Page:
Well, first of all, excessively bold ambitions should be avoided. Full tax harmonization, even within Europe, is neither feasible nor really necessary. Some tax coordination, however, should be achieved, to the extent needed for a smooth functioning of the single market, so it is not disturbed simply by tax advantages. My answer would be that we don’t necessarily need coordination in the area of personal taxation or the degree of progressivity of personal taxation.  Nor do we need it in the area of taxation on wealth, which is there in some countries, or inheritance taxes. On the other hand,  coordination of taxation of the most mobile bases would indeed be necessary.

For the taxation of income from capital, there is already the building block of the savings tax in Europe. Efforts could be made to achieve some progress, along similar lines, as regards corporate taxes. Concerning tax rates on corporate profits, there is no need for a single common tax rate.  Maybe there is a need for a floor, for a minimum rate within the common market.  Some countries in Central and Eastern Europe have found it useful for their initial economic development to have even a zero corporate tax rate.  Now, they, too, may find problems of lack of budgetary resources to cope with the consequences of the crisis.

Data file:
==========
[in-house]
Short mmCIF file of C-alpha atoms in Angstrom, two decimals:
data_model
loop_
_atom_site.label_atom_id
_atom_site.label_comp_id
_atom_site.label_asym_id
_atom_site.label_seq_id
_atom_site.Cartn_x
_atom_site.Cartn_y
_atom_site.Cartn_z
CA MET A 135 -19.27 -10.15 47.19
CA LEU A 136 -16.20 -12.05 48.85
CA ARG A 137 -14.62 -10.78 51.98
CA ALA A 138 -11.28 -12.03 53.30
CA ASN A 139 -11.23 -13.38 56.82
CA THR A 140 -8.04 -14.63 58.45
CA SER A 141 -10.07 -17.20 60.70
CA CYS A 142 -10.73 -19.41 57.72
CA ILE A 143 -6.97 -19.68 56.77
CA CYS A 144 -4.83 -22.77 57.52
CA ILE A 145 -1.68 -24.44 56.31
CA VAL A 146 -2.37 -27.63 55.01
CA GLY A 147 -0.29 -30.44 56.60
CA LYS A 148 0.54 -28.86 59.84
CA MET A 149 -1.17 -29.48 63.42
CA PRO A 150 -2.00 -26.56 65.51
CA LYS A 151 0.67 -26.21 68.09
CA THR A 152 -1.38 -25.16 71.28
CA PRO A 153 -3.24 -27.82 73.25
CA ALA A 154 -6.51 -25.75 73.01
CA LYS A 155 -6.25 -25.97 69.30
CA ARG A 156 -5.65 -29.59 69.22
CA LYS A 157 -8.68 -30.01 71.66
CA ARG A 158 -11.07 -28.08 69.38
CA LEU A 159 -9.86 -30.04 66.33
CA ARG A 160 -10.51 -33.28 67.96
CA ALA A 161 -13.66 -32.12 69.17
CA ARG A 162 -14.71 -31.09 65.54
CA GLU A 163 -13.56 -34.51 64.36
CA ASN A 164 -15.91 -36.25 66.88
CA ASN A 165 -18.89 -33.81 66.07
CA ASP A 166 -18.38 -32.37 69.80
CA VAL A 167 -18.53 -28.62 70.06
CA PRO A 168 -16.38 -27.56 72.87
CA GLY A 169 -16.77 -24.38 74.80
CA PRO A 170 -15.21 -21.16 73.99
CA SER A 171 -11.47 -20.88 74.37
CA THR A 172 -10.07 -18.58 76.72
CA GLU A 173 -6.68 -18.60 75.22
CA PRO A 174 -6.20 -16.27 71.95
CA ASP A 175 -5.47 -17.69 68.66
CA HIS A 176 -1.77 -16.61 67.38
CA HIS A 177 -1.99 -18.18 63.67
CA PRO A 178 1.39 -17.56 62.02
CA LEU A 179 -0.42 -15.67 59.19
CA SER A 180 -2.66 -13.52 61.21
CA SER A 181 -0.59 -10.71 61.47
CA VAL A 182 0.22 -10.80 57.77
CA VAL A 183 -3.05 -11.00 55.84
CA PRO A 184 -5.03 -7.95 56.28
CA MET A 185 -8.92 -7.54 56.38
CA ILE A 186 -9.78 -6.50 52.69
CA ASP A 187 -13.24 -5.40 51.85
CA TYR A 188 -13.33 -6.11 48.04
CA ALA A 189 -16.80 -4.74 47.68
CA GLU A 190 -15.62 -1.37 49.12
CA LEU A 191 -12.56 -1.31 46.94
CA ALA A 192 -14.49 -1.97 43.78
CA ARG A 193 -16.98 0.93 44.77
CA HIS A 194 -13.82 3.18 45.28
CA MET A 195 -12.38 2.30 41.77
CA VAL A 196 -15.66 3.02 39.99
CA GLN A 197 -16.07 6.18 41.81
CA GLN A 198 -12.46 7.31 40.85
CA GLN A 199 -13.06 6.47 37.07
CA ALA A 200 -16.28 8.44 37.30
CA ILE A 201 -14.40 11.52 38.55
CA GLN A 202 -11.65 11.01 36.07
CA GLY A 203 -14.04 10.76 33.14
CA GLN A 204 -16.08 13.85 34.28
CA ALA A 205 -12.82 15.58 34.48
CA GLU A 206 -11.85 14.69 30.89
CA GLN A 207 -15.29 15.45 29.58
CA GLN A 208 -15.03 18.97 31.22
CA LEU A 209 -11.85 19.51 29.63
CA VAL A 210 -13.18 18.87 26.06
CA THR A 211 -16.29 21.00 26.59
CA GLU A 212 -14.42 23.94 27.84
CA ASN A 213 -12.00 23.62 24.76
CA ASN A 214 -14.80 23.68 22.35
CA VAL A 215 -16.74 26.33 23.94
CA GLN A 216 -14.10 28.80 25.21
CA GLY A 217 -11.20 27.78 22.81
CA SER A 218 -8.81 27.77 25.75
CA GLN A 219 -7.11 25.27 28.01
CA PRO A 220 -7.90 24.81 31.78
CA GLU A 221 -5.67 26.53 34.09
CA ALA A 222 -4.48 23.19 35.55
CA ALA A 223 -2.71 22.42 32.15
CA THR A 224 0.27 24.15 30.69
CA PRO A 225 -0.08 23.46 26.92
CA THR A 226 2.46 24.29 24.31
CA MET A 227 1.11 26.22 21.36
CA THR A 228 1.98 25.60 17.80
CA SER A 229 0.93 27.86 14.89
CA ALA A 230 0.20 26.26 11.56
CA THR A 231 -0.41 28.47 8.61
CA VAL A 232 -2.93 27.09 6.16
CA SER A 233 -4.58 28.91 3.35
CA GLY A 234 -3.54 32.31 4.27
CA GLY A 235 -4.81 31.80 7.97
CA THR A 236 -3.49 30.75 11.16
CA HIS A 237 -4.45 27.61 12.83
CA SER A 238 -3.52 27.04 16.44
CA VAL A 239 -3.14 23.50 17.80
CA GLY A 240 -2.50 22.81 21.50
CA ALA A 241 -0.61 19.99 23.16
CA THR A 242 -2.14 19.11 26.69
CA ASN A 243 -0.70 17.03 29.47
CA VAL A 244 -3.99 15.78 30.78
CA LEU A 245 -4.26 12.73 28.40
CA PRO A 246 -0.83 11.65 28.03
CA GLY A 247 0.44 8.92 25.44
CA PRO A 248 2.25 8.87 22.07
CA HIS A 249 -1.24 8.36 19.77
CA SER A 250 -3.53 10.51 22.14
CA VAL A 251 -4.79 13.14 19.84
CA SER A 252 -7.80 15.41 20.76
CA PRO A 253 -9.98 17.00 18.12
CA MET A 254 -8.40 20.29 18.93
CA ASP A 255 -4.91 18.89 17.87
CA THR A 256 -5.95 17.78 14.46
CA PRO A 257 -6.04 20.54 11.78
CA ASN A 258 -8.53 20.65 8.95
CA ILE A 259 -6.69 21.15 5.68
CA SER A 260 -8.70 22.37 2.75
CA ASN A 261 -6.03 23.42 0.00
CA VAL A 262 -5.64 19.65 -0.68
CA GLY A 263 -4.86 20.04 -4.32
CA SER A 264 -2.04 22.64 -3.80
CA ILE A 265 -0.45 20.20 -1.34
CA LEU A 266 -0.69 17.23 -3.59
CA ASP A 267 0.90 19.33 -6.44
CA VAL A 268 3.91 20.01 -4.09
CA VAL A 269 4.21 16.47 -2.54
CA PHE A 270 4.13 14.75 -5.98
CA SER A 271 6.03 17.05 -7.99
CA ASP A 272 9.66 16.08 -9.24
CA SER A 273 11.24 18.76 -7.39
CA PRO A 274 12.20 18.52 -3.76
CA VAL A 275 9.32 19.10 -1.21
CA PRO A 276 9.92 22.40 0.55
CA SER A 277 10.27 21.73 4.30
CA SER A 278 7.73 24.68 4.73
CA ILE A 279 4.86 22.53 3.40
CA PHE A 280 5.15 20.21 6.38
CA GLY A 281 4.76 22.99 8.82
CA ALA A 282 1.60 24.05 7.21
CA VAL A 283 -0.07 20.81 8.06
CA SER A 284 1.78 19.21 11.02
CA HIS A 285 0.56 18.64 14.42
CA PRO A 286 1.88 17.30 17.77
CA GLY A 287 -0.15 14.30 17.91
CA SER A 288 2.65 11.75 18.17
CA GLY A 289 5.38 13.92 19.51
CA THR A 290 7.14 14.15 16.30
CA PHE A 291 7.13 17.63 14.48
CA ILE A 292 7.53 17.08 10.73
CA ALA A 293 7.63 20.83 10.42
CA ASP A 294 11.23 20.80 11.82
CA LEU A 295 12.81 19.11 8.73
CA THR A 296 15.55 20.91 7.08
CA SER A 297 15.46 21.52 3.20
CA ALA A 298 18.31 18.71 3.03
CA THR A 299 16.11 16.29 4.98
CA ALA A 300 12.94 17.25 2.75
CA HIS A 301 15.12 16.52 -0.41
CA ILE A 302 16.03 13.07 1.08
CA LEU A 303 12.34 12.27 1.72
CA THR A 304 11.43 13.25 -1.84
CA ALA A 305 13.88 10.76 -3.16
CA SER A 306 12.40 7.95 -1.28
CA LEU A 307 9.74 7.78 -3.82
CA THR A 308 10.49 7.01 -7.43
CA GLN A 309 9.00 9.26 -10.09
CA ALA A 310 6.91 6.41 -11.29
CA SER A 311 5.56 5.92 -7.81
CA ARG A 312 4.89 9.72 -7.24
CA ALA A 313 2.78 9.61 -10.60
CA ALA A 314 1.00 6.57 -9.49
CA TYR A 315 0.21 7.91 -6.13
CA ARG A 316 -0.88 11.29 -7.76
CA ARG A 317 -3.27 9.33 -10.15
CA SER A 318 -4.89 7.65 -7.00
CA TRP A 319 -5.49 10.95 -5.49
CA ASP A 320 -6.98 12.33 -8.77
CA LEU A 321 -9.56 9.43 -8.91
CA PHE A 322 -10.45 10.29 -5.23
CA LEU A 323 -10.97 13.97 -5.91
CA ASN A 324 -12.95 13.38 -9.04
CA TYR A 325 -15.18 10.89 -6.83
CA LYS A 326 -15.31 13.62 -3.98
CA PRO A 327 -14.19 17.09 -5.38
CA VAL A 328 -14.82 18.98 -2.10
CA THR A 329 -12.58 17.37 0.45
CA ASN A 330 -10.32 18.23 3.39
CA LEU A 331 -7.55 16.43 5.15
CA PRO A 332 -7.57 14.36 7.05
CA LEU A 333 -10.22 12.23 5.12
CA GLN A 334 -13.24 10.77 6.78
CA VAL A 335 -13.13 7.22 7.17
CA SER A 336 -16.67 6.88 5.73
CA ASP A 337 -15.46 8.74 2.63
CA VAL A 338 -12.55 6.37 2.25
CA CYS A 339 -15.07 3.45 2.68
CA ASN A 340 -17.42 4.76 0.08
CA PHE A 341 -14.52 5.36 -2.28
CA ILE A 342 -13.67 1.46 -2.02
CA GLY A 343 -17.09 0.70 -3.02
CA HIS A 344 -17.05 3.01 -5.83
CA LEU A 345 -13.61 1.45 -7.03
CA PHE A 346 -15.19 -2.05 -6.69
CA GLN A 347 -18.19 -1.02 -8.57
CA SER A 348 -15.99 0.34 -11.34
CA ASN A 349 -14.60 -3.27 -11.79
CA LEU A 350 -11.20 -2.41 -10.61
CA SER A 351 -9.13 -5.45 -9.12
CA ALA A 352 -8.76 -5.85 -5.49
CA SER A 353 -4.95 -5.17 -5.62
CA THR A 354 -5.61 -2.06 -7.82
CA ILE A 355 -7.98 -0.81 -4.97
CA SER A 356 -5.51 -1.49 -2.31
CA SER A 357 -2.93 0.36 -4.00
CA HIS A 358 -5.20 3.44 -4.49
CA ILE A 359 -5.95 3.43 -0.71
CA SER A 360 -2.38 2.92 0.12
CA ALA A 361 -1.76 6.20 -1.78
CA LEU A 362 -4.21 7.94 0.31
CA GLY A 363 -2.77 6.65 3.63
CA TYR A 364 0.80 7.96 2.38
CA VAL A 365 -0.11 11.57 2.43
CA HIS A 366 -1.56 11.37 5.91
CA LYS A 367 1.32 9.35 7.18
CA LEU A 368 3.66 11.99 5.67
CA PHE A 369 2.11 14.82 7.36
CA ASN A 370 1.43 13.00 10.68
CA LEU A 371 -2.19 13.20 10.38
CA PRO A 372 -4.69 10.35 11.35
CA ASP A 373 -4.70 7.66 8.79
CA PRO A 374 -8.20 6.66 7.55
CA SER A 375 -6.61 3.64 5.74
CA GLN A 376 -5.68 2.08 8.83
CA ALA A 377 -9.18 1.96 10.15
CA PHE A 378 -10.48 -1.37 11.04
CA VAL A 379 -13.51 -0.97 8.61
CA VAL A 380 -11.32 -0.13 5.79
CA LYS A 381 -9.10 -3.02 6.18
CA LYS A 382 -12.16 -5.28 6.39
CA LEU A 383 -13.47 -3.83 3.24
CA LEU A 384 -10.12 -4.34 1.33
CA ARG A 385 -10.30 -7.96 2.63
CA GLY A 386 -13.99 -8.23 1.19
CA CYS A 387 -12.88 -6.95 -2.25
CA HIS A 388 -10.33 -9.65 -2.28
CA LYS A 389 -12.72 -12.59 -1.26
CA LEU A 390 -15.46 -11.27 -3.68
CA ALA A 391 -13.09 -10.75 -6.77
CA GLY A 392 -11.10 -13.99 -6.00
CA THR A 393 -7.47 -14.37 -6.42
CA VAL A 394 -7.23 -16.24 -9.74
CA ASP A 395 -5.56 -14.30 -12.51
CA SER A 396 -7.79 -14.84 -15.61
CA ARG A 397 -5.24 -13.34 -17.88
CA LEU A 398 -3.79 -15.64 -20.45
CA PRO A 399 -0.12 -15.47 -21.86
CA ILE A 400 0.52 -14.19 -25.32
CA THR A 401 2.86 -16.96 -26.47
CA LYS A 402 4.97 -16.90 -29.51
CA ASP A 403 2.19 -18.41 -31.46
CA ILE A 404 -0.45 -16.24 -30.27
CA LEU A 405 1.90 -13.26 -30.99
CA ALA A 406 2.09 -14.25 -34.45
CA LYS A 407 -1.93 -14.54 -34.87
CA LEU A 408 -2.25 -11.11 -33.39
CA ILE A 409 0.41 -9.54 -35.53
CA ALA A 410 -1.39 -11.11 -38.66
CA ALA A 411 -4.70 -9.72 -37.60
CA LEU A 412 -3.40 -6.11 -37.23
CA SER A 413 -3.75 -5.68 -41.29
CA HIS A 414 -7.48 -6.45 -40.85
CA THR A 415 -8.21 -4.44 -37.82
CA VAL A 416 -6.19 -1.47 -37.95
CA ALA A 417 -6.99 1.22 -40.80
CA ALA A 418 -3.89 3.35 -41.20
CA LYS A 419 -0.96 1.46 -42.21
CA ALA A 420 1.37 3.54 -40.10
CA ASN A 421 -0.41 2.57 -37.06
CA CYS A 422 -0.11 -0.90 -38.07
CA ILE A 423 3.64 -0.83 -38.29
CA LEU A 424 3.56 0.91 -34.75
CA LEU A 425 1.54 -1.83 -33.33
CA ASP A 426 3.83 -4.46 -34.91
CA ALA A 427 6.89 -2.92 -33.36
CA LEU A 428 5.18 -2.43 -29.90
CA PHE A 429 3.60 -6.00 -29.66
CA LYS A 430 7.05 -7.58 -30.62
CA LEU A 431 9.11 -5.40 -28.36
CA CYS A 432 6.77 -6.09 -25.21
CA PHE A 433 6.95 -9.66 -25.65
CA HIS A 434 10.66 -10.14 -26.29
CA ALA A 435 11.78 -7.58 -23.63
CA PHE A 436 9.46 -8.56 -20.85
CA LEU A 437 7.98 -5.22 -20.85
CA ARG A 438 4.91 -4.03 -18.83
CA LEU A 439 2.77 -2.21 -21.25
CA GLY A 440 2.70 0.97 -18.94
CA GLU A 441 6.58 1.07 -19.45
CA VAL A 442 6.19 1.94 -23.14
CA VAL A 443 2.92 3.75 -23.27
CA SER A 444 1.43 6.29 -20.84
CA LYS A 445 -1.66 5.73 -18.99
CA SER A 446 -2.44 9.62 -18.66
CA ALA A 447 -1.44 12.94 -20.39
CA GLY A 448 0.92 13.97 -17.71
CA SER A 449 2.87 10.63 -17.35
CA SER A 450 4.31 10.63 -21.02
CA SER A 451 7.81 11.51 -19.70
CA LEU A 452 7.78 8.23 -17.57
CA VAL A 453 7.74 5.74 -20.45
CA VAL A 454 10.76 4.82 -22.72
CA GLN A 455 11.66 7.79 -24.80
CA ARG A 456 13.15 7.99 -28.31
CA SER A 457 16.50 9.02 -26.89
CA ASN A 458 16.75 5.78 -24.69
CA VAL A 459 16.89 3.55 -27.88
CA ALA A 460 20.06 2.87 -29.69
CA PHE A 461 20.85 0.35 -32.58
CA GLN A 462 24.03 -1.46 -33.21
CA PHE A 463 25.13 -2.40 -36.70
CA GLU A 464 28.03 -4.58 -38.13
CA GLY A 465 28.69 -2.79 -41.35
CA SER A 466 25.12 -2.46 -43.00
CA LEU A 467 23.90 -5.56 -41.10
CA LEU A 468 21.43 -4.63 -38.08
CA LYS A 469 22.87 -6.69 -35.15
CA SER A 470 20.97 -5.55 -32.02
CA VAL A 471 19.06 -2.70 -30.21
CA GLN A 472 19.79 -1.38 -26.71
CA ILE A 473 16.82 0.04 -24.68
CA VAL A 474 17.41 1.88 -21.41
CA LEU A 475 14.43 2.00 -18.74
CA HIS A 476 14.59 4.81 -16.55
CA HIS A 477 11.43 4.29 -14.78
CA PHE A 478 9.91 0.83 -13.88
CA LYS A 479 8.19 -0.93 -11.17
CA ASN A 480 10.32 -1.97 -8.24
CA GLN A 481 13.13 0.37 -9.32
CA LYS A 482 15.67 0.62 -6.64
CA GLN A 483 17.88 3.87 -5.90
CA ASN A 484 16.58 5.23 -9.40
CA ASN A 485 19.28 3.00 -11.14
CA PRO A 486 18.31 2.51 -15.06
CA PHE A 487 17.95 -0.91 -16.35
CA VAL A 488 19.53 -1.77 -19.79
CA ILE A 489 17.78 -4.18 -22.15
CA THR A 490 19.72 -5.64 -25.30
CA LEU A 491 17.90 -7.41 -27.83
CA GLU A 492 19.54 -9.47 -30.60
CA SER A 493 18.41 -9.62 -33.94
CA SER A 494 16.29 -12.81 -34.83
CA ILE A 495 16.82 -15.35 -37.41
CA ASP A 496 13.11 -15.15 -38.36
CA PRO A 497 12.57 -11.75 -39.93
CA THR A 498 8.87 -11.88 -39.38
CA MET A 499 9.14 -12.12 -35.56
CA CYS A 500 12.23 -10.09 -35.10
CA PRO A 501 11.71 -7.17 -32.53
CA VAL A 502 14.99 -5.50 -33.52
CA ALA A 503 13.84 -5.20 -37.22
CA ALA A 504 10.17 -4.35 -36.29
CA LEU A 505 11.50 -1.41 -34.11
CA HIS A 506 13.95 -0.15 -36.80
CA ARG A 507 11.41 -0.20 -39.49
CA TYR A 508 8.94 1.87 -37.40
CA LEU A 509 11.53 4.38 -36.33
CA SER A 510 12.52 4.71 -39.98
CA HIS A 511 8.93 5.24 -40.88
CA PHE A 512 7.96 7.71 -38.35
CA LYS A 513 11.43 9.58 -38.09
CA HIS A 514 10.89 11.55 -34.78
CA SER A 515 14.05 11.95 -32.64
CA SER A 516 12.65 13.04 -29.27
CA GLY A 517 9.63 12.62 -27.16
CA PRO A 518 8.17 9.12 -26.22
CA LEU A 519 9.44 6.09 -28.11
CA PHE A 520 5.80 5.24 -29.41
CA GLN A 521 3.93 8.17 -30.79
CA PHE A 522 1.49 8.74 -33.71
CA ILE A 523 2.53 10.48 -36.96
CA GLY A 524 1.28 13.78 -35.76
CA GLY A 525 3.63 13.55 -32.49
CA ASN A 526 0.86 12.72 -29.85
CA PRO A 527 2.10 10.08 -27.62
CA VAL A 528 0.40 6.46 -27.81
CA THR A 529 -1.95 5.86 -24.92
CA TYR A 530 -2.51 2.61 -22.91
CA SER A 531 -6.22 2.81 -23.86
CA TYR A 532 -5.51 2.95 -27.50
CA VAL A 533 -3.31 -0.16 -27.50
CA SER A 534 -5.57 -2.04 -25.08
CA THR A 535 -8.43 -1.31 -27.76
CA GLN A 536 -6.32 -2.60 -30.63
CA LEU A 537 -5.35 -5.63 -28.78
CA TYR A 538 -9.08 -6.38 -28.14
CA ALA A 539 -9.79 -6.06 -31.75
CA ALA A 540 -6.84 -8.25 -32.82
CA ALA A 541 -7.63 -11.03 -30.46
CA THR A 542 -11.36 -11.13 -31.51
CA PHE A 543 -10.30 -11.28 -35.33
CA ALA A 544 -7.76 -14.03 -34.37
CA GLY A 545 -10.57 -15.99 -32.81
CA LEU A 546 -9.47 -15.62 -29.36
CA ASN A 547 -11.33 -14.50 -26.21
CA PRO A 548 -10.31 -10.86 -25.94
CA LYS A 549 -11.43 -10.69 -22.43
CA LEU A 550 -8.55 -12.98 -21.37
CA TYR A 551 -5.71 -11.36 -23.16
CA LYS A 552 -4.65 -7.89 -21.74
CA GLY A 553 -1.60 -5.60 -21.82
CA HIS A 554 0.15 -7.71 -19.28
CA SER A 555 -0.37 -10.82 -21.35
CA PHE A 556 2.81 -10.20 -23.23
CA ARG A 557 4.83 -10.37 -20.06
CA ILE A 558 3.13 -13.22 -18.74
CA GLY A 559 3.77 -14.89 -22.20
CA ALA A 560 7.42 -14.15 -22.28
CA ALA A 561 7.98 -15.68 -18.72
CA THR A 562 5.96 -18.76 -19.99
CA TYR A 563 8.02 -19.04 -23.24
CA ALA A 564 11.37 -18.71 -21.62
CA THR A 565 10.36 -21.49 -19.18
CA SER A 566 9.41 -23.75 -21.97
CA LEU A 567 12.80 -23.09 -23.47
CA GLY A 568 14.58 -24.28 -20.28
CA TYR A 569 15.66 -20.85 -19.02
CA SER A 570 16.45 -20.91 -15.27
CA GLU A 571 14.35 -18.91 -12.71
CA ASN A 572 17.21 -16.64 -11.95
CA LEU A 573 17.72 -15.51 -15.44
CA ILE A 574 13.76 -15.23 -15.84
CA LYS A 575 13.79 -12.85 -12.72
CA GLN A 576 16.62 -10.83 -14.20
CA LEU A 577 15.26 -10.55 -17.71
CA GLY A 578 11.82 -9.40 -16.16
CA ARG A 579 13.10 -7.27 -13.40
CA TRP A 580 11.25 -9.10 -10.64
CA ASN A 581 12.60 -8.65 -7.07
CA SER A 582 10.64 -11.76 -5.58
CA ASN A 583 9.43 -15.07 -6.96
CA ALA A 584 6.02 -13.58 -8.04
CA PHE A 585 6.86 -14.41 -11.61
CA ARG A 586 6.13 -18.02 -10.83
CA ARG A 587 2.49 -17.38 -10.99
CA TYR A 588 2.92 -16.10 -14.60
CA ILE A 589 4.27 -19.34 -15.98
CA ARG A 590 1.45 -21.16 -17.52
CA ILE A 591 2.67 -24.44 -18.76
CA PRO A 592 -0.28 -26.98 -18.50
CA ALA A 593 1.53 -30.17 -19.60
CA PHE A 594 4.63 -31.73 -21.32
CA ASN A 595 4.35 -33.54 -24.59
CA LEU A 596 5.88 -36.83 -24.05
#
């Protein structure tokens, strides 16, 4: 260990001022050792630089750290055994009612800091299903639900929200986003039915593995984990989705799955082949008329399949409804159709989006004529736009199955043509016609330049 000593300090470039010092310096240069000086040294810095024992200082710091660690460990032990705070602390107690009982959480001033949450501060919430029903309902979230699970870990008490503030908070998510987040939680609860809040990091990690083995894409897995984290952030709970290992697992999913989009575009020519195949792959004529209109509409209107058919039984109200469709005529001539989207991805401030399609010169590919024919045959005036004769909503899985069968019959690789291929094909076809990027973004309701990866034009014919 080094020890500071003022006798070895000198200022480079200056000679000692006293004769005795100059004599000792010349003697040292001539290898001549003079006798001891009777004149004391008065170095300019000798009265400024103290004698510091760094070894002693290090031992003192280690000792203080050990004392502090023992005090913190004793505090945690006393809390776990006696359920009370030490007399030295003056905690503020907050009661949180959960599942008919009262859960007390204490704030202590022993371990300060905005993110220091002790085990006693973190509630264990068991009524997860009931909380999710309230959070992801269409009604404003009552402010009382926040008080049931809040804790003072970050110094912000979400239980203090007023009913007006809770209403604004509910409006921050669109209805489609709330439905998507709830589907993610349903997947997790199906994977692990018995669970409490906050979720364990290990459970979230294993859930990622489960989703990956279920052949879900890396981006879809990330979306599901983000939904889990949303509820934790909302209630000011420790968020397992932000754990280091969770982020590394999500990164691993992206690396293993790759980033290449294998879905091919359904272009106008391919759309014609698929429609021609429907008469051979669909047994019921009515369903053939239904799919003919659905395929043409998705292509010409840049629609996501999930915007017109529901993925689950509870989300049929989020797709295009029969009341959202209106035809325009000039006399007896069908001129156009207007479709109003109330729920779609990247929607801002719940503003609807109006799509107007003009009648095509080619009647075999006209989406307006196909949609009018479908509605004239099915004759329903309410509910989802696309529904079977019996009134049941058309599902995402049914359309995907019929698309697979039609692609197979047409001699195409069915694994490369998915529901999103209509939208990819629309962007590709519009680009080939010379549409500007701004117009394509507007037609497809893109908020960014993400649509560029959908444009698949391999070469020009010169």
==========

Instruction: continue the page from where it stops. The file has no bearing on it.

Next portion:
Even before the crisis, many in France, Germany and other countries which contribute quite a lot to the community budget, were saying vis-à-vis the new member states – or vis-à-vis Ireland, for that matter – that these countries could afford having zero or very low corporate tax rates mainly because they were sustained through the community budget, structural funds, cohesion funds, et cetera.  To the extent that this is the case, is it entirely fair, is it sustainable?  These are legitimate questions.  I would hate to see a breakdown of the single market, but we must realize that we have come close to that, for example when, under the crisis, certain governments grant state aid to their automotive industry with a string attached, in legal terms or in terms of “moral suasion”, that the money should be spent in that nation state and not in factories in new member states, for example.  These are the serious risks that the single market is running and, relative to that, I think that some tax coordination would lead to greater cohesion.